...the back story at Sebus is a conflict between Lamoni, the titular king in the land of Ishmael, and another group of nobles whom Lamoni calls “my brethren” (Alma 18:20), e.g., some mix of brothers, uncles, or cousins. The contest between the two groups is deadly earnest, but neither can do violence to the other because all are loved and protected by Lamoni’s father, the great king of the land, who has a short temper and who responds ferociously if anyone, including his own family, crosses him (Alma 20:8–16). Since they cannot directly attack each other without risking their lives by antagonizing their shared patron, Lamoni and his rivals seek to weaken their opponent by attacking their economic interests and by ruining their reputation in the eyes of the great king. It is in this context that Lamoni’s servants face doom at the waters of Sebus. The herdsman servants are ordinary citizens of the kingdom. Knowing the disposition of Lamoni’s father, they probably understand that they and their family will die a painful death if they do the slightest injury to any of the great king’s extended family. So if they are so unlucky as to be attacked at the waters of Sebus by the king’s noble relatives, they are doomed. They cannot raise a hand to prevent Lamoni’s flocks from being scattered and plundered by his noble rivals. And if they fail to prevent the scattering and loss of the flocks, Lamoni will put them to death.
If we correctly interpret the political dynamics in the land of Ishmael, we can recognize in this narrative a profound allegory of the human condition and of the plan of salvation, including its key element, the Atonement. Lamoni’s servants are caught on the horns of a horrible dilemma. They are bound by two incompatible laws that, taken together, seal their doom. They must not fail to keep the commandment of their lord to protect his flock and they must not raise a hand against any noble relative of the great king. When the nobles scatter the flock, hopeless and helpless despair is the only available response for the servants because their doom is sure.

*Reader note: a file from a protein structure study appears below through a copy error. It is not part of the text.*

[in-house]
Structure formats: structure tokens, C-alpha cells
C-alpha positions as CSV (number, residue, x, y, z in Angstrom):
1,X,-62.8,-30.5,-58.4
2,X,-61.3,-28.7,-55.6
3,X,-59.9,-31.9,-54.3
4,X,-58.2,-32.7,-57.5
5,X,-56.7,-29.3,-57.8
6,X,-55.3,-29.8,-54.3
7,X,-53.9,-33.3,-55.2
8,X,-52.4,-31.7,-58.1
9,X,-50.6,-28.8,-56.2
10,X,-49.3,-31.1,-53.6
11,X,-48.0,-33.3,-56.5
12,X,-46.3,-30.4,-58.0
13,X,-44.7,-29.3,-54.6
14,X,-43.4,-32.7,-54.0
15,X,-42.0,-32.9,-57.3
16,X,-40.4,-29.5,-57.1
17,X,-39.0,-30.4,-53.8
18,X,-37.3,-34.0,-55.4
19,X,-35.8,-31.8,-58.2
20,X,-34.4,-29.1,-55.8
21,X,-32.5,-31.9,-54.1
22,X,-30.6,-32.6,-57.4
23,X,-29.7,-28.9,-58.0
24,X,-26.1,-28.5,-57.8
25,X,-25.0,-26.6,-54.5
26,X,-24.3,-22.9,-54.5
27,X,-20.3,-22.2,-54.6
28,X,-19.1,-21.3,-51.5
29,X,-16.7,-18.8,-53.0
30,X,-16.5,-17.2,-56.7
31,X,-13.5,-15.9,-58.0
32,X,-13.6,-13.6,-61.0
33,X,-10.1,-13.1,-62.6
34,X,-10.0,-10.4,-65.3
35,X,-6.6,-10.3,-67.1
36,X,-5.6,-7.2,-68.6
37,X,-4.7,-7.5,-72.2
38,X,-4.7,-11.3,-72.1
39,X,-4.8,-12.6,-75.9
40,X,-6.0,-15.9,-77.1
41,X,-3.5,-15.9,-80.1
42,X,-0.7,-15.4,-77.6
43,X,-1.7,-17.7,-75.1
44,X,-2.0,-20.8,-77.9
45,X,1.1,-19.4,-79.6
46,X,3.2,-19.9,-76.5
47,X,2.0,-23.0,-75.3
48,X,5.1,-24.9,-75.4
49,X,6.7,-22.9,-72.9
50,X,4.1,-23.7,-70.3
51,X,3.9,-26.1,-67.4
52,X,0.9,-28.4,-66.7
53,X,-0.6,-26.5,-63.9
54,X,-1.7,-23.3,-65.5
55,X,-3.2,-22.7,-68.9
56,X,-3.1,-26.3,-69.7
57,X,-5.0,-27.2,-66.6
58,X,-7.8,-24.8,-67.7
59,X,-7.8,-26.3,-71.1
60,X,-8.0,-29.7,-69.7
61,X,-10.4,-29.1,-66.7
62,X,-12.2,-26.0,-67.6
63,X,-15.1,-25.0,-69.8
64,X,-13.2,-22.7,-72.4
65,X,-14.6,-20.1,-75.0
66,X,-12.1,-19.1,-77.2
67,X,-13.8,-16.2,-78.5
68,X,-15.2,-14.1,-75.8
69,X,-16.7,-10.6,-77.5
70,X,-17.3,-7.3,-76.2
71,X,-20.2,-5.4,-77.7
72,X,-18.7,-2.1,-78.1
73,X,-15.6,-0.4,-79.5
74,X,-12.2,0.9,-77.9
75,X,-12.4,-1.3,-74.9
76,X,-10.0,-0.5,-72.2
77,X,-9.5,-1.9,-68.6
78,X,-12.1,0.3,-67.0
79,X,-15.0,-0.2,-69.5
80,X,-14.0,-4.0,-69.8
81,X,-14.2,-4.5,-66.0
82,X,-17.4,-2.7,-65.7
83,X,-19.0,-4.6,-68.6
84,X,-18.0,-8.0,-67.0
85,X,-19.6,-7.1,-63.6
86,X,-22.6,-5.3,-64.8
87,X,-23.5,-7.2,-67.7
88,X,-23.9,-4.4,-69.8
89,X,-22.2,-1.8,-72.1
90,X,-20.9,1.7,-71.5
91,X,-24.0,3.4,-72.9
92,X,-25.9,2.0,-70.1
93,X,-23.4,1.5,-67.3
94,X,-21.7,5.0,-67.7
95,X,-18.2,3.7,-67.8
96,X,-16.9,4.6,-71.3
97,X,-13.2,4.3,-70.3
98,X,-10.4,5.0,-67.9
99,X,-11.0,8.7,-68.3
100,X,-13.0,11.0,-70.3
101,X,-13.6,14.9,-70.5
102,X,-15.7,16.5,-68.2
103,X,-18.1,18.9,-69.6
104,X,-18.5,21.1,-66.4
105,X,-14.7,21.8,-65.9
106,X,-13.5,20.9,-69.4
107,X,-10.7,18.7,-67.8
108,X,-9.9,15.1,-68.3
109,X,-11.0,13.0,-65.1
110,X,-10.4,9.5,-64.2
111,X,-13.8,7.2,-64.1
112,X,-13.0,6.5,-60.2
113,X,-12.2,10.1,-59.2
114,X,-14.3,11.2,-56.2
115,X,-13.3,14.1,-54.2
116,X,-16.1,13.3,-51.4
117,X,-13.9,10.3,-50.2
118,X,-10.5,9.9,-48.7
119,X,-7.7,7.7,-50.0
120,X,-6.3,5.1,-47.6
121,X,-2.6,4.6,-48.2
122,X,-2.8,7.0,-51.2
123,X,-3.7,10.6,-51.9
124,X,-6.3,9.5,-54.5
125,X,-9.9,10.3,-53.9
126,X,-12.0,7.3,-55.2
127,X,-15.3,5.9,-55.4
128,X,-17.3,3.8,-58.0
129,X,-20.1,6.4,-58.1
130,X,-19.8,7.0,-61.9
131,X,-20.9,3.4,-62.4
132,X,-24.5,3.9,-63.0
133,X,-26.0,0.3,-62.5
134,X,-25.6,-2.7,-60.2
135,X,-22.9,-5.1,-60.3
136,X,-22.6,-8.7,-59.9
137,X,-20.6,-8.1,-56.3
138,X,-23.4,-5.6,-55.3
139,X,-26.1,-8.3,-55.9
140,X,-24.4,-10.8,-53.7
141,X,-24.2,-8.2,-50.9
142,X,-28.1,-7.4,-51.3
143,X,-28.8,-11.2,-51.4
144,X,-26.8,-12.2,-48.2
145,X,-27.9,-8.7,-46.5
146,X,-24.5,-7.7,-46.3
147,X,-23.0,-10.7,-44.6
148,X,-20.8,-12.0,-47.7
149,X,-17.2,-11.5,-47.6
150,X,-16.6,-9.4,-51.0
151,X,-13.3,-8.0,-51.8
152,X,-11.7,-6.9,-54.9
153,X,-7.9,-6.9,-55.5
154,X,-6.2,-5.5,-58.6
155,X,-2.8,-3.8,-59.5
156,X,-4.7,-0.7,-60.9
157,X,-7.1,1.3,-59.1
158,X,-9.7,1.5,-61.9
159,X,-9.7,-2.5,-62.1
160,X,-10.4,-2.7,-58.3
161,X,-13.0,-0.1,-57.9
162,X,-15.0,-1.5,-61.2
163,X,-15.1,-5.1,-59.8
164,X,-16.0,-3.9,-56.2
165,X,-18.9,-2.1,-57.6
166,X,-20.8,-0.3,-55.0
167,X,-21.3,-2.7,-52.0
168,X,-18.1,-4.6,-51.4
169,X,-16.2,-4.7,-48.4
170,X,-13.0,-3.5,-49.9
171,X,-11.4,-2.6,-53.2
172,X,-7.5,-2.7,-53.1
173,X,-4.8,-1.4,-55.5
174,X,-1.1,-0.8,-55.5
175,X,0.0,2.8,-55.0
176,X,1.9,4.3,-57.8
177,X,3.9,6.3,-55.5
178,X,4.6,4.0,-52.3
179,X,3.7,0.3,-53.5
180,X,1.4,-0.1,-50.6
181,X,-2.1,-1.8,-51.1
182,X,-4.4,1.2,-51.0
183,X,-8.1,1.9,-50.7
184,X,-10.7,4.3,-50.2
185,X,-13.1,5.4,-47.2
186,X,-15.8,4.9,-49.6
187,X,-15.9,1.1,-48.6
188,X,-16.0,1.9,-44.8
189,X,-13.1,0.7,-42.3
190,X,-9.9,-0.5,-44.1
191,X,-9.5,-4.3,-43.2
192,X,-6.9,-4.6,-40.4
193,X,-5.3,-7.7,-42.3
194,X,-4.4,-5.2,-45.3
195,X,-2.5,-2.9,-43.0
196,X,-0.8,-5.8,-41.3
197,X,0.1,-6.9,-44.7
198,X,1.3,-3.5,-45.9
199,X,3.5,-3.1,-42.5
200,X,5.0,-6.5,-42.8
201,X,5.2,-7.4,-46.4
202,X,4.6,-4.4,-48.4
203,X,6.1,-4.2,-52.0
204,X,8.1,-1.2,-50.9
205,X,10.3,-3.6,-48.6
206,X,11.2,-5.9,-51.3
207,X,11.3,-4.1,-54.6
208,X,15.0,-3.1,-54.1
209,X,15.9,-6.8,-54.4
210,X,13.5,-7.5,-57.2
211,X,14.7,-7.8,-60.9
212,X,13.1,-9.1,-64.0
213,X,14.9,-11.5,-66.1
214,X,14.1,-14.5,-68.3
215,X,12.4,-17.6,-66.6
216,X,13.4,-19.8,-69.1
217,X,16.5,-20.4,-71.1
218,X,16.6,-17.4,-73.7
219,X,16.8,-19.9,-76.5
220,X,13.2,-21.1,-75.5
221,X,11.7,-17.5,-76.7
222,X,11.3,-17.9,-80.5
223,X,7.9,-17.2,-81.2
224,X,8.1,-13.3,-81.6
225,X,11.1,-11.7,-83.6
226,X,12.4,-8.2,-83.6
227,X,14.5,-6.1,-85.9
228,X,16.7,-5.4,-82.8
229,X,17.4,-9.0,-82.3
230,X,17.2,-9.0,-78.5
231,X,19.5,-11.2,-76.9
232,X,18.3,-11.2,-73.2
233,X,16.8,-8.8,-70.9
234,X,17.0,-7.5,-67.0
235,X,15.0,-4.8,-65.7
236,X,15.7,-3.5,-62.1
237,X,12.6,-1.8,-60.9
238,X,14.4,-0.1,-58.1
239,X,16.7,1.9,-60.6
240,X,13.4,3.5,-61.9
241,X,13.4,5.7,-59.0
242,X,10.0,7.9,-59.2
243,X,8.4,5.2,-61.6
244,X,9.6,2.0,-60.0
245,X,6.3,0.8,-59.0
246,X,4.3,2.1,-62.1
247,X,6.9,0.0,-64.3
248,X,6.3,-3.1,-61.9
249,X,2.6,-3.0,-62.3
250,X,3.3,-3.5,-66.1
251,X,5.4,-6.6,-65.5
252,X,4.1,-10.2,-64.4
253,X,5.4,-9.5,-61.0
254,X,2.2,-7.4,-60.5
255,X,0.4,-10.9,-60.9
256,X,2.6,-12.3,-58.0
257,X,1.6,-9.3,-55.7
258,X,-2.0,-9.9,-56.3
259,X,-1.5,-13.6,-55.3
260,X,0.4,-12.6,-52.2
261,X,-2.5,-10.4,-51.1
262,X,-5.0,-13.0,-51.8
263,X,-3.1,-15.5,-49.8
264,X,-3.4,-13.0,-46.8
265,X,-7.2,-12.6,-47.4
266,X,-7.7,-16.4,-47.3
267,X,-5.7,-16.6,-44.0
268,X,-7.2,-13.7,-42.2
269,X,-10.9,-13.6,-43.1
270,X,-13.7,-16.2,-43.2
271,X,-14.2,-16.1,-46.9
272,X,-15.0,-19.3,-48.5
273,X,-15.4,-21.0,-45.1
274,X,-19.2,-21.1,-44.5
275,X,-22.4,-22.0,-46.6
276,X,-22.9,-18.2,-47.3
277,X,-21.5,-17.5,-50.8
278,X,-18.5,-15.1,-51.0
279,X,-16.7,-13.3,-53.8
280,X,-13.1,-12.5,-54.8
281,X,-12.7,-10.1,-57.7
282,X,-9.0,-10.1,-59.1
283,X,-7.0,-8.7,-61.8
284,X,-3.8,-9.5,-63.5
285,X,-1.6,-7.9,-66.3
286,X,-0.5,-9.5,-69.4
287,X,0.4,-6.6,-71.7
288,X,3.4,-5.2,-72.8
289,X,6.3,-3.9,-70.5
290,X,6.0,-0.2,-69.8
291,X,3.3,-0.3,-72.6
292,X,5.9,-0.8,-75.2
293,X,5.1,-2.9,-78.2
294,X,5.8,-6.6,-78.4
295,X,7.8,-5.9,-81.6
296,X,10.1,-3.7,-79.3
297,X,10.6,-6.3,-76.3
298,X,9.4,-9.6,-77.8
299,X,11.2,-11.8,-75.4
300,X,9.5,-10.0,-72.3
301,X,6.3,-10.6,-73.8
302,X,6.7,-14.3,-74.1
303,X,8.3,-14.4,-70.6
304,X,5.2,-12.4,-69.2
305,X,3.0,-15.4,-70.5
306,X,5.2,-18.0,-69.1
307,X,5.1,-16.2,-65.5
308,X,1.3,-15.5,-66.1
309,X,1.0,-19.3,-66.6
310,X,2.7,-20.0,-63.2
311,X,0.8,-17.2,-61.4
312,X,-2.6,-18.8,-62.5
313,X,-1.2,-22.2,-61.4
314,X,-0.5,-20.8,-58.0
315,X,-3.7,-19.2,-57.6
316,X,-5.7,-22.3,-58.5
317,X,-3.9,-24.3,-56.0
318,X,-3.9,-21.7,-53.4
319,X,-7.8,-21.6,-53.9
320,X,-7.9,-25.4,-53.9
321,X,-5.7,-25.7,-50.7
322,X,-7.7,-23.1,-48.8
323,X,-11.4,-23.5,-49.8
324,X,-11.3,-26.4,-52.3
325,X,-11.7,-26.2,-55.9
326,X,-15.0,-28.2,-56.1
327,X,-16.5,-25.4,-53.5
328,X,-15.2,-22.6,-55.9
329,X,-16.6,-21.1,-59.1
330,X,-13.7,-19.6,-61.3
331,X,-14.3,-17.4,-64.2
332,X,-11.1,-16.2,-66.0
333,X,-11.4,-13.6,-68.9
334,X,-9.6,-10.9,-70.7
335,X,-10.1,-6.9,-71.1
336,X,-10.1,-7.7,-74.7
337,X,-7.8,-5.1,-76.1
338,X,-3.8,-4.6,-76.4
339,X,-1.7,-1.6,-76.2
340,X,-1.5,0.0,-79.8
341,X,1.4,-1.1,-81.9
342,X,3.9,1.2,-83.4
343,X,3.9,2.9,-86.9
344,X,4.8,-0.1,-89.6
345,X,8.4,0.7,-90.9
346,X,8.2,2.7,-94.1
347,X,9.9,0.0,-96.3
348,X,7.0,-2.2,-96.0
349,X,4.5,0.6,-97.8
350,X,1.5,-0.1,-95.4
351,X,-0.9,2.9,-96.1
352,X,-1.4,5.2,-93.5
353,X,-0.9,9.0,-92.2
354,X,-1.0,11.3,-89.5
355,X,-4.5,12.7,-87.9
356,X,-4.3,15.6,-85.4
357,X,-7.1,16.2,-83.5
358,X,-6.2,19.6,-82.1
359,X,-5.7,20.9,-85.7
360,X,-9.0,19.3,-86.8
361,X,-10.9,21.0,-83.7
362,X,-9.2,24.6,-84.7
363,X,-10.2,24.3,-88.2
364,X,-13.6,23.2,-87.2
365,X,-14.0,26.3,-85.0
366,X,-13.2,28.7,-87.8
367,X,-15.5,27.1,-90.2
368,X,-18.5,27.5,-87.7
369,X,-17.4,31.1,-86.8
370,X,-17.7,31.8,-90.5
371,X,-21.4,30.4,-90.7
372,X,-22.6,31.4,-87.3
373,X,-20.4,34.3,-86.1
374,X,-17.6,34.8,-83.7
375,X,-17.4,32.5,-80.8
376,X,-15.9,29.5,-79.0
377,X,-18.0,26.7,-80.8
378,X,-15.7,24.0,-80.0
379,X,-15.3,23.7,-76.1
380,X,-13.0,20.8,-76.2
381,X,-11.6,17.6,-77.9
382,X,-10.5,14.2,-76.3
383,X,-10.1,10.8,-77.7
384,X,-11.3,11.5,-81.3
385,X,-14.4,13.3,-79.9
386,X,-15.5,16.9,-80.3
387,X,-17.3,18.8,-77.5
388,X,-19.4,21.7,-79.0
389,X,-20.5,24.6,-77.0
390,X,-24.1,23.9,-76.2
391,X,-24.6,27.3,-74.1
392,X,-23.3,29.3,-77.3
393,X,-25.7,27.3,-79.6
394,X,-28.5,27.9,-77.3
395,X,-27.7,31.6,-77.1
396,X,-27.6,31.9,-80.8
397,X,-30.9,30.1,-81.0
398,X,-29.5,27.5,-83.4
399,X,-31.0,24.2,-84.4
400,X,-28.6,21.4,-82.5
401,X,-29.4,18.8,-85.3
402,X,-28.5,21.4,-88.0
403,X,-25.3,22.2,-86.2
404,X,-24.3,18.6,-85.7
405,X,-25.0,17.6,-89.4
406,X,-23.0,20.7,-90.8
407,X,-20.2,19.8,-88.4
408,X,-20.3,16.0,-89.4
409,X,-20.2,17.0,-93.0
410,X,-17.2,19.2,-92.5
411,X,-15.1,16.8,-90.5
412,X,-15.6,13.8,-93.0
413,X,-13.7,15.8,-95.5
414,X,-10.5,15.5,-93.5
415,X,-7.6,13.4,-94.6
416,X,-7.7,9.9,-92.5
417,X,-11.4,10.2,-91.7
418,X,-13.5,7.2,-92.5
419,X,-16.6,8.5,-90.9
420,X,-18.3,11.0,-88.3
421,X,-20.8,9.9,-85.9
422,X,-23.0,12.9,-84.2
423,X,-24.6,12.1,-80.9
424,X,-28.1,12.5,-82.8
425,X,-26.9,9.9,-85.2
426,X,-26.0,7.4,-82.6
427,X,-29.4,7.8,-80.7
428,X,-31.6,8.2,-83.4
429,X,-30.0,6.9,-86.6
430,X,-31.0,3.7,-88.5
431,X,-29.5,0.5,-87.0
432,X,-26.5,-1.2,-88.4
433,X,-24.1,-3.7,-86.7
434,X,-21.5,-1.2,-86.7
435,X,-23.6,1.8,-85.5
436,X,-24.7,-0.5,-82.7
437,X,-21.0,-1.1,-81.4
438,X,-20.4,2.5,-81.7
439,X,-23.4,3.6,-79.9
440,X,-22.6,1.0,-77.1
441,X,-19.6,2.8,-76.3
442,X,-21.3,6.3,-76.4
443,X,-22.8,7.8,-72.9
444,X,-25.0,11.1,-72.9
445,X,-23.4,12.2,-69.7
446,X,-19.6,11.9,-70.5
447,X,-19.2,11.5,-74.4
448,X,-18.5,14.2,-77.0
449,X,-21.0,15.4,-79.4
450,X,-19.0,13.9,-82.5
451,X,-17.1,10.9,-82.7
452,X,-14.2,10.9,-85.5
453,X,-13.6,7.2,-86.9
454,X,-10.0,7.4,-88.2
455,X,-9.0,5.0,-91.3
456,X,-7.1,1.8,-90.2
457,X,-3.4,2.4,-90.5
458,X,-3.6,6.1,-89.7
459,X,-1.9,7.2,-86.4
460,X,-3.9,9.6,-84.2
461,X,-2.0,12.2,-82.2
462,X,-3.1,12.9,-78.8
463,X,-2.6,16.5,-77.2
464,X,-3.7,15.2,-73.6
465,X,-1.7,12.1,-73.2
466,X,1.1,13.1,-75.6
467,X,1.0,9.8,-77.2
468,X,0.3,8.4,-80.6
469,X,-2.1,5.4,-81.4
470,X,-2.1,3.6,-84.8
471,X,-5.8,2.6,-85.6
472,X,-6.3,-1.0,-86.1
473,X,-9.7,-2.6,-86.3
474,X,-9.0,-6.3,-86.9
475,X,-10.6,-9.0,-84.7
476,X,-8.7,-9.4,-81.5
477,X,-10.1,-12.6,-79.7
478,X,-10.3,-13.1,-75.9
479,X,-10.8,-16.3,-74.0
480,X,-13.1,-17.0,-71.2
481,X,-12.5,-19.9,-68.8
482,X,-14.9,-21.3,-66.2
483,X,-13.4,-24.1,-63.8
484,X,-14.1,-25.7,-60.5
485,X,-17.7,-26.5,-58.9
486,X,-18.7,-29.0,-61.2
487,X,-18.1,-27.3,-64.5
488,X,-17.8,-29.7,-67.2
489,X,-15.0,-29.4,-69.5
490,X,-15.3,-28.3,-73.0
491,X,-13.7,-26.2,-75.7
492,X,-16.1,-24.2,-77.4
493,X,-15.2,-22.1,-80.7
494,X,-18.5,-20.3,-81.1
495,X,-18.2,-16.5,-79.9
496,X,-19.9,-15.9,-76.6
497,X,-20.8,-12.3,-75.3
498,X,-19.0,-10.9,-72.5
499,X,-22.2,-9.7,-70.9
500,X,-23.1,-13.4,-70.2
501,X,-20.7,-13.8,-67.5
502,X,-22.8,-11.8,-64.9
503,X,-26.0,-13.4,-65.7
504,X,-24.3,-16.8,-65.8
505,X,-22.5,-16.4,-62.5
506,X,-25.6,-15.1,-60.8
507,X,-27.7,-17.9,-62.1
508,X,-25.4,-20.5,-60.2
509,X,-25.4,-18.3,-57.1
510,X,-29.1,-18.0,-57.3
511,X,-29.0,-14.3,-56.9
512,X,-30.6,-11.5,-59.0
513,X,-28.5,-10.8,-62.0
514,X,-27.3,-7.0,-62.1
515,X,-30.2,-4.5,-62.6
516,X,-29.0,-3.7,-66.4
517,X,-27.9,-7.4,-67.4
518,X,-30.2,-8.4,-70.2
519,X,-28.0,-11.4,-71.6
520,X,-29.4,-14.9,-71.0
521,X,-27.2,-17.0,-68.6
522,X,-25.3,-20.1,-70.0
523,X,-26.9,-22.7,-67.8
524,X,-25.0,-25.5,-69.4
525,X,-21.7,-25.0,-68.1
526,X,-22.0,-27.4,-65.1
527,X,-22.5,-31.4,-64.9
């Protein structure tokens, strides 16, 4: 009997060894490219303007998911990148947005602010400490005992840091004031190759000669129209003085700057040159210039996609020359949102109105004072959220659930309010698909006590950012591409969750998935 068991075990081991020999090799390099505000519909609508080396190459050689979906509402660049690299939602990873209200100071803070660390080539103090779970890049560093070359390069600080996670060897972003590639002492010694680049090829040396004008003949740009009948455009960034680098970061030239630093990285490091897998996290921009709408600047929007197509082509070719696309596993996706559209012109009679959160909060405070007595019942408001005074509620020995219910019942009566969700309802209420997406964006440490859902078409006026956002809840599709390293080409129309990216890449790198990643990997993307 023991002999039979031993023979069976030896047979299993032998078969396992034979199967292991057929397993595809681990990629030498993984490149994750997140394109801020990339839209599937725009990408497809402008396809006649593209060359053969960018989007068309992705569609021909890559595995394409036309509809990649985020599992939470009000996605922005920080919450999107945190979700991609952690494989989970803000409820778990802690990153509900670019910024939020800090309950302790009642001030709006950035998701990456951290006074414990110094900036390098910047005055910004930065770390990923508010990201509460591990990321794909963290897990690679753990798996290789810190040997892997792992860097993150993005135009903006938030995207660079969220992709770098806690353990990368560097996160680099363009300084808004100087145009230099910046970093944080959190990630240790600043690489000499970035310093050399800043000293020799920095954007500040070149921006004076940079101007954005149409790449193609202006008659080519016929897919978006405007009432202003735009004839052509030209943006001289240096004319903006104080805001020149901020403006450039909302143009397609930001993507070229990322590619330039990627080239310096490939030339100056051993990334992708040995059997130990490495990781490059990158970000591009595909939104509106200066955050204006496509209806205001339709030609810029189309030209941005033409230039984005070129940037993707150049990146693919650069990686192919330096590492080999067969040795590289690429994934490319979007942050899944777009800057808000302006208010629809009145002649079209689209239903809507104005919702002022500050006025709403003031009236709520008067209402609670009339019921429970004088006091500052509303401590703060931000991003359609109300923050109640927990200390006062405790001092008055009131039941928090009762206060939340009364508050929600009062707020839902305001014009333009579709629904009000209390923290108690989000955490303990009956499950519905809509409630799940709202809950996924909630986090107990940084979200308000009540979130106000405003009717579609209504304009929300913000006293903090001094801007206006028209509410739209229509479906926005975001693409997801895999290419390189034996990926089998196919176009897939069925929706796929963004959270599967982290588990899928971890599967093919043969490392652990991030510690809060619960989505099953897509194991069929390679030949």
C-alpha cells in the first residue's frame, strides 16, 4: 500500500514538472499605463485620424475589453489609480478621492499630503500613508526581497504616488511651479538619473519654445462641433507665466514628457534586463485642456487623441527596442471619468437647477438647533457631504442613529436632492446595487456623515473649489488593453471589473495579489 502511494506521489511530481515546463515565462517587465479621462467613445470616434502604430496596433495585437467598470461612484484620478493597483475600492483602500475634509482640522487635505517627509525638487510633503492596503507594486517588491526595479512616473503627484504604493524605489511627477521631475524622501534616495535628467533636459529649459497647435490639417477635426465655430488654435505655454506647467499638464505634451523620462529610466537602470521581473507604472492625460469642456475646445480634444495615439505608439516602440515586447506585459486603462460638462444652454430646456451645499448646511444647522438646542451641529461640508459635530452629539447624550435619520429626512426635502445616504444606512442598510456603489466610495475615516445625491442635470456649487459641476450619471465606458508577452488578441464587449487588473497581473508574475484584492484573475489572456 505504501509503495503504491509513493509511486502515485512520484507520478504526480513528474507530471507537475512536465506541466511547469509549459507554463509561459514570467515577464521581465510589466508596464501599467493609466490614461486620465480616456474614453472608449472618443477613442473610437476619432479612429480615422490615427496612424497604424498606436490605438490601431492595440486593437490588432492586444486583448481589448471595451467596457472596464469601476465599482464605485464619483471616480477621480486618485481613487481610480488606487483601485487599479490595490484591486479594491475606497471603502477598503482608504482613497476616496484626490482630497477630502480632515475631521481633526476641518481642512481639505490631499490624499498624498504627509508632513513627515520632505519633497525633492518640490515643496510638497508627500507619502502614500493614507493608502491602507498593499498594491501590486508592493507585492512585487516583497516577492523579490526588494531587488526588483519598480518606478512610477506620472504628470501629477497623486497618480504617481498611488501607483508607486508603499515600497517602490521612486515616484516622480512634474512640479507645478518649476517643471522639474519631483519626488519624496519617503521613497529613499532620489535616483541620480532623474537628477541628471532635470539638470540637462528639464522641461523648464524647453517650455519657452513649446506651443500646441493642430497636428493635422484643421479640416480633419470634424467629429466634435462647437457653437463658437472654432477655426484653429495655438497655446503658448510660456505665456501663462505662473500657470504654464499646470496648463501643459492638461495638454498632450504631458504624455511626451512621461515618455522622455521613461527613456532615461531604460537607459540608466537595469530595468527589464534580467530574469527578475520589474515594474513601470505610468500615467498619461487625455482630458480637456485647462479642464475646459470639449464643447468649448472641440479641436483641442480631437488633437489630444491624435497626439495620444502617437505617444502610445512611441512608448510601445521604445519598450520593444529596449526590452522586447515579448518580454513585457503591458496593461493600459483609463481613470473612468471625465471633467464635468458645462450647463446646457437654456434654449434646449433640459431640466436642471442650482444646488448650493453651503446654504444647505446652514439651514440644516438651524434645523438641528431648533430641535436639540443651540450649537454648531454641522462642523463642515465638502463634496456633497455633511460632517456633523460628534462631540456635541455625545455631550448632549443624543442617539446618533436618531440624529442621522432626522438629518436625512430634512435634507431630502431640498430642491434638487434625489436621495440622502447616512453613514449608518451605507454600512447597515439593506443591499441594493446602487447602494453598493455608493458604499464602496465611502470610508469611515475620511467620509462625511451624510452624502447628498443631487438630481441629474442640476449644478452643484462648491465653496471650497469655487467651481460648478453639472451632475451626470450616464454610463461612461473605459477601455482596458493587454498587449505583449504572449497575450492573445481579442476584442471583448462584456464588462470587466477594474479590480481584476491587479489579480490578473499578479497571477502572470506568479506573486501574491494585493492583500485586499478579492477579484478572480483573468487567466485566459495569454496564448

For their predecessors, that was the end of the story. But for these fortunate servants the story is wonderfully changed. A godlike nobleman—the most powerful of all, one who can vanquish even the great king himself—has condescended to come among them and voluntarily share their servant status. When the crisis comes and they fall into despair, he rallies them. From him they draw the courage and ability to keep their lord’s commandments. Placing their faith in him and doing as he commands (an essential element in their redemption), they gather the scattered flock and encircle them to prevent their flight.
He, the suffering servant, in turn, goes forth to bear the brunt of the violence meant for them which they were powerless to resist. Against all human odds, this godlike nobleman defeats forces arrayed against him and them. He reconciles the two laws, making it possible for his fellow servants to keep both. They have neither allowed the flock to be plundered nor lifted a hand against the great king’s relatives. Led by their savior, the servants return to their lord without blemish, their lives preserved by the gracious intervention of the godlike figure who condescended to be one with them. Their faith in this noble savior redeems not just their bodies but their eternal souls, for he brings them back not just to their temporal lord, Lamoni, but to their eternal lord, the Lord God."
Sorry for the short responce last week, we need to get members to email at the family history centre here, and he just talked so much I couldn't focus, but i guess that is just an excuse, I will make sure to write more in this email.So today was an interesting day
I am currently reading the new testament again and I love all that it says I am gaining a lot from reading about the savior's life, I want to be more patient and loving and have been working on being more bold.
I love you all, there is not much to report on up here in the Santa Clarita Valley but I hope you are all doing great!
Elder Postelnicu during studies one day.Our district